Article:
As more nurses work to advance their education, academic and clinical organizations are expanding to meet this growing need. As the demand for well-educated nurses increases, so does the need for a larger number of qualified educators in this field of healthcare. As Sherrie Palmieri, the chief nurse administrator and associate dean for program development at SNHU, stated: "If there are no educators, there are no students."
According to the AACN, the shortage of nurse educators is causing a serious problem in meeting the growing demand for nursing professionals in the healthcare field. In the organization's report on 2014-2015 Enrollment and Graduations in Baccalaureate and Graduate Programs in Nursing, it was revealed that 68,938 qualified applicants were turned away by nursing schools in 2014 for baccalaureate and graduate programs, due in part to a shortage of faculty. In fact, two-thirds of the schools that were surveyed reported that an insufficient number of faculty played a role in not accepting every qualified applicant.
This shortage can be seen in academic and clinical institutions across the country, as nursing schools are turning away students at a time when nurses are most needed. In the AACN's 2014 Special Survey on Vacant Faculty Positions, 714 nursing schools surveyed reported a total of 1,236 vacant faculty positions. The data found that the national nursing faculty vacancy rate was 6.9%, and 56.6% of the institutions reported that one of the top reasons for these openings was the difficulty in finding qualified applicants.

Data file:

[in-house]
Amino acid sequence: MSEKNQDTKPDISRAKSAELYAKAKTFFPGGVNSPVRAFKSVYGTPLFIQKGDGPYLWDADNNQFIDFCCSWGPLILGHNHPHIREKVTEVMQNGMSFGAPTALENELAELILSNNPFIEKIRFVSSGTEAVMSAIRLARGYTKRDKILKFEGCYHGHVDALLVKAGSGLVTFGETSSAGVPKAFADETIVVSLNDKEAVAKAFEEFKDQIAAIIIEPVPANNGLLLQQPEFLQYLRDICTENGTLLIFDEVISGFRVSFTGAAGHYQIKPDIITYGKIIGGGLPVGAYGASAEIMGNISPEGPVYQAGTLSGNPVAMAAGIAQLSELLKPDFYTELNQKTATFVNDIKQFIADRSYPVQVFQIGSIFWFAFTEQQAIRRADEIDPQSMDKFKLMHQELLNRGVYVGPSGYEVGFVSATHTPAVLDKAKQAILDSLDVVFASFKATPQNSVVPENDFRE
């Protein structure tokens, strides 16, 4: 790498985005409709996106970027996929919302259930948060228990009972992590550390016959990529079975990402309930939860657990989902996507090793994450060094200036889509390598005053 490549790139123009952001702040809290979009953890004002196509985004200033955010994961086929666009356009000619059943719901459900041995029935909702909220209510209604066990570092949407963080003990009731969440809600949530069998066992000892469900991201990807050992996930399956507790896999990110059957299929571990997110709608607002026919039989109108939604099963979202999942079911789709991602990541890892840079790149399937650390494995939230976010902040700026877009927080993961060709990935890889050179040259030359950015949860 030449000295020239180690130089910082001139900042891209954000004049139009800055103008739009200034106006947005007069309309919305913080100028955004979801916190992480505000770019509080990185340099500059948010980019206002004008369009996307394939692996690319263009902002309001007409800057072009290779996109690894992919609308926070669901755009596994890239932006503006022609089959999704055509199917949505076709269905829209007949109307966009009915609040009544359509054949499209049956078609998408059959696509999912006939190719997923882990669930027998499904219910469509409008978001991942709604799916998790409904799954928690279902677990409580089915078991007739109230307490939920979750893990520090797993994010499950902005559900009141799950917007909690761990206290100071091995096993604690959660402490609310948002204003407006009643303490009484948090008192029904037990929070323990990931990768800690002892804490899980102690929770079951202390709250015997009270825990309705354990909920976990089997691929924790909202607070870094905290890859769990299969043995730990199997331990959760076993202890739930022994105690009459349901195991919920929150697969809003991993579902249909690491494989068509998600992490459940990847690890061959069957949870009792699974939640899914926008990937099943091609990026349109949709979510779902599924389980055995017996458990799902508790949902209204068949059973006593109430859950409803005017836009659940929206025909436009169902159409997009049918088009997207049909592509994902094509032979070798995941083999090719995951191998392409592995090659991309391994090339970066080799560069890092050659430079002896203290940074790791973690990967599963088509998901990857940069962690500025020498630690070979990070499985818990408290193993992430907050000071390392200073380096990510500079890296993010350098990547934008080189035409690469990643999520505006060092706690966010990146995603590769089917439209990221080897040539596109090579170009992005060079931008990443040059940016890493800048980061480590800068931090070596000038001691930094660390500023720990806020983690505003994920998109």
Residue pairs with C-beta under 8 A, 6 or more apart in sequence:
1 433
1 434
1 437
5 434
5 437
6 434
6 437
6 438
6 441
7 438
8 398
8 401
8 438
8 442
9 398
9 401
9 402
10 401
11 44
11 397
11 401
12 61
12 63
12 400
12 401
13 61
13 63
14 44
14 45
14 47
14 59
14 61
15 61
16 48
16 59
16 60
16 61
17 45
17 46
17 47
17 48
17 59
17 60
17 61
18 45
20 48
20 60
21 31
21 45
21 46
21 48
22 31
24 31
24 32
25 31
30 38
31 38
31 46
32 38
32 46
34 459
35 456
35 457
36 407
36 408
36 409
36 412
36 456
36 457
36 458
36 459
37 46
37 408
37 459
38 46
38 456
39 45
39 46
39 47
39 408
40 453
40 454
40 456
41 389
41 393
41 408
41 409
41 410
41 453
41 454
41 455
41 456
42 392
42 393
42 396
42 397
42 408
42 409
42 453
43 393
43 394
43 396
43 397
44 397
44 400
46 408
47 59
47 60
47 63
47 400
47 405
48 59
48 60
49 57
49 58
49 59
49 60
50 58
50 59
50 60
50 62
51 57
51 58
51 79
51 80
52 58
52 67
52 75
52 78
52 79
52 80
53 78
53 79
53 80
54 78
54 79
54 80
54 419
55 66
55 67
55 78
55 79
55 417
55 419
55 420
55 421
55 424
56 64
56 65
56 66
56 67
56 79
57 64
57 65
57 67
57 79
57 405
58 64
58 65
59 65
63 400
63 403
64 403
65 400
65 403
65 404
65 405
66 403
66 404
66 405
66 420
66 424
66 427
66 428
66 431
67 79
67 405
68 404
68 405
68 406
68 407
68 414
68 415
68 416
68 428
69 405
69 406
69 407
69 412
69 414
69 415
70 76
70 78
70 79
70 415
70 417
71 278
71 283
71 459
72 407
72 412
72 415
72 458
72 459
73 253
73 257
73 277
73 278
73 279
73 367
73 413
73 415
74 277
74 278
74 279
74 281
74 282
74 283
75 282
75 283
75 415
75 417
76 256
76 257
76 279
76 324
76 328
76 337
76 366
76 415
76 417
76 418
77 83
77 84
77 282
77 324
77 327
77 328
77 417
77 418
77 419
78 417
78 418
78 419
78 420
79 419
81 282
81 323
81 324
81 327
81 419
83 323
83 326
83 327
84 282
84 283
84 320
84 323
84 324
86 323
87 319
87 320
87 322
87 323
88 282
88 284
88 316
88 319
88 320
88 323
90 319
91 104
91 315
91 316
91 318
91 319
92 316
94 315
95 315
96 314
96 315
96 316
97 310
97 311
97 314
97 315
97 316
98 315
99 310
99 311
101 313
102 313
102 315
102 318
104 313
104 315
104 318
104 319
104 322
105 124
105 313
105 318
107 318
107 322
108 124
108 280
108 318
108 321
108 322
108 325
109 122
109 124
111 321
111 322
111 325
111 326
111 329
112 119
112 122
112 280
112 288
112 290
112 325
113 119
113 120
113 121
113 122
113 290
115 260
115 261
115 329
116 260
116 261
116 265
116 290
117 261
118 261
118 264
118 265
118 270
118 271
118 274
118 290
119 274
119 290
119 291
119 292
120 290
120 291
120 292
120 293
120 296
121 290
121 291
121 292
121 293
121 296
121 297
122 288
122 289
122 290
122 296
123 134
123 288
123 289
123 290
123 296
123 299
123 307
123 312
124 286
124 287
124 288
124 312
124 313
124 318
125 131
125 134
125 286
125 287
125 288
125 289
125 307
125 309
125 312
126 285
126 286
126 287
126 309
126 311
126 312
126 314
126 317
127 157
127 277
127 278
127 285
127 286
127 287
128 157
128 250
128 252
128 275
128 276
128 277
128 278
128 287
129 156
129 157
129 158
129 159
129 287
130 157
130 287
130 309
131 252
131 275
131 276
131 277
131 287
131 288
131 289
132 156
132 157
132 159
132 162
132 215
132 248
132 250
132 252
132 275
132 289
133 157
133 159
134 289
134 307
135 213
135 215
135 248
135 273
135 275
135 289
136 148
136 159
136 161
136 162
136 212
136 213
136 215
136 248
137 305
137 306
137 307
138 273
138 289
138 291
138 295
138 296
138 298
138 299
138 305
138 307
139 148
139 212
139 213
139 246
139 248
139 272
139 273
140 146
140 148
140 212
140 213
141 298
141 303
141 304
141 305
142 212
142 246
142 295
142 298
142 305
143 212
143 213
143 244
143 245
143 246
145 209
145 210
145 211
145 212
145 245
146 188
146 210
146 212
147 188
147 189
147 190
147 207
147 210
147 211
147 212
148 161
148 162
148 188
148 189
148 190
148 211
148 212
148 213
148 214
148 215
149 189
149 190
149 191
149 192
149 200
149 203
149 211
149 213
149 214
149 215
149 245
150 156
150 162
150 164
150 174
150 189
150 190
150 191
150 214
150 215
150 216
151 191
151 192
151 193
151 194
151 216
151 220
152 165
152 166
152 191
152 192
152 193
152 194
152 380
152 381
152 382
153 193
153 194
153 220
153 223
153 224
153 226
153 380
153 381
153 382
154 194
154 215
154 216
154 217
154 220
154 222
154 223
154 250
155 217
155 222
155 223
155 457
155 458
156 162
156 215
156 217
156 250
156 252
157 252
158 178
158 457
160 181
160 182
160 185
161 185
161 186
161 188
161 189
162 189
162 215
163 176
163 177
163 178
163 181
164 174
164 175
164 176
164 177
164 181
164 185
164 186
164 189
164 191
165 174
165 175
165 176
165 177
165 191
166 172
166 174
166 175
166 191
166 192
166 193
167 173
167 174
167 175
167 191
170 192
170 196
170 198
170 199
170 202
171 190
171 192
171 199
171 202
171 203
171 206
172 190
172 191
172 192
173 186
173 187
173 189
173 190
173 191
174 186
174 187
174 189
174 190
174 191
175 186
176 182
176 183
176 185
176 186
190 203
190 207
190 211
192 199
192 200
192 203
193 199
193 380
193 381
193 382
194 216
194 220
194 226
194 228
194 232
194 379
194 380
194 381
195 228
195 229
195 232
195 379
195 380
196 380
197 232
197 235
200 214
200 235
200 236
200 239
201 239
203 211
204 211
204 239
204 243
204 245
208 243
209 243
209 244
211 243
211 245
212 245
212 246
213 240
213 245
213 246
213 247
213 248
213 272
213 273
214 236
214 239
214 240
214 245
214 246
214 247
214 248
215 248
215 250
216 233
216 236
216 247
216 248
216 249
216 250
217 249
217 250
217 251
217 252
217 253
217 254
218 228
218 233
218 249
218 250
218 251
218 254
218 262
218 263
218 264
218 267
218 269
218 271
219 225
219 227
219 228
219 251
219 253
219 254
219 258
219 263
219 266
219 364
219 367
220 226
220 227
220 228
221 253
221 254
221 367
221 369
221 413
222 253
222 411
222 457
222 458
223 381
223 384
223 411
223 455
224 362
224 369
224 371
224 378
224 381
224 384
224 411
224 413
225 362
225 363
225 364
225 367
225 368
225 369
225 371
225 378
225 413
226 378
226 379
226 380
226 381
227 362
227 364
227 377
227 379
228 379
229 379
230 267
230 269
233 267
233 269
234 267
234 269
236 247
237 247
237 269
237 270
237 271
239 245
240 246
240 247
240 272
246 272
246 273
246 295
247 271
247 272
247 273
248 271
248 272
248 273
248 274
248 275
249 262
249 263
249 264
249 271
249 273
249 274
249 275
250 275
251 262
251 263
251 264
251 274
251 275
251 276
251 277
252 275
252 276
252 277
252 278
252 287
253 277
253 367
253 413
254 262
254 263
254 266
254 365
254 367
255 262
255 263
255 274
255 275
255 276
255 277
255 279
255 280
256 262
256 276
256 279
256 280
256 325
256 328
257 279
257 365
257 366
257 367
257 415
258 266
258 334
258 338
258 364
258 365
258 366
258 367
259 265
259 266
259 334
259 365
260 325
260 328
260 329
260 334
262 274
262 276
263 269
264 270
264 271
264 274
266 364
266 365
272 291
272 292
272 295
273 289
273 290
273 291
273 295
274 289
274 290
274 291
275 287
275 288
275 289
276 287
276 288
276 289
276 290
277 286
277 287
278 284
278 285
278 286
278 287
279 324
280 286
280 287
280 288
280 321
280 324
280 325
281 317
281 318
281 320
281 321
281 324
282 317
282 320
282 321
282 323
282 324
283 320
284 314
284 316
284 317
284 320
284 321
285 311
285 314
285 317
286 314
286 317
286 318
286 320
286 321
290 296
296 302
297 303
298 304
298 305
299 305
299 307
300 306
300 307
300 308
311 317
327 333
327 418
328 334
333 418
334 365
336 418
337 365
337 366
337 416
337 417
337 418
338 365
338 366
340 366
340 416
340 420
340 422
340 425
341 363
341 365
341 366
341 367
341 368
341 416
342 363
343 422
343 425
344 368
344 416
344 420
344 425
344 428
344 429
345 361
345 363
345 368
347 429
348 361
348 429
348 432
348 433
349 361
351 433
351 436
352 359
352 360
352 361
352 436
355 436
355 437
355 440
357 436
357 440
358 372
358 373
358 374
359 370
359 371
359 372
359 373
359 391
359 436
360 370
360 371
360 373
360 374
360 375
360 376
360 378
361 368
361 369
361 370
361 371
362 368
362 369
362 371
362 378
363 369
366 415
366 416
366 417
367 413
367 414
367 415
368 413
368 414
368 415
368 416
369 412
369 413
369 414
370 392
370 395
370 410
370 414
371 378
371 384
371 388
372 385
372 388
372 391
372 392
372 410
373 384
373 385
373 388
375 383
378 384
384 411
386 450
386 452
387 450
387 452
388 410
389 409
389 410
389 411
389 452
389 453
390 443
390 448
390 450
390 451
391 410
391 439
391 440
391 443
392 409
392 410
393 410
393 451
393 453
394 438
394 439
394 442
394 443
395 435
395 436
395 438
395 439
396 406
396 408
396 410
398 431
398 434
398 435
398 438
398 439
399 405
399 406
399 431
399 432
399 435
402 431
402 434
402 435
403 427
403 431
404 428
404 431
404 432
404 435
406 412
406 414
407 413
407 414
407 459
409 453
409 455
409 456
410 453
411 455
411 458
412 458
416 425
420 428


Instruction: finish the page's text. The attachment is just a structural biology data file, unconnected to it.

However, increased student demand and a lack of qualified faculty applicants are not the only reasons for the current problematic shortage of nurse educators. The AACN reported that the field is expected to be affected significantly by waves of retirement in the U.S. over the next decade. Because the average age of nursing faculty of all levels is currently over 50, and the average age of retirement is about 62 for nurse faculty members, many educators don't teach long before retiring, a problem that will be exacerbated as baby boomers reach their 60s and near retirement.
Between the increase in nursing students and the high number of nursing faculty nearing retirement, the time is right to embark on a fulfilling career as a nurse educator.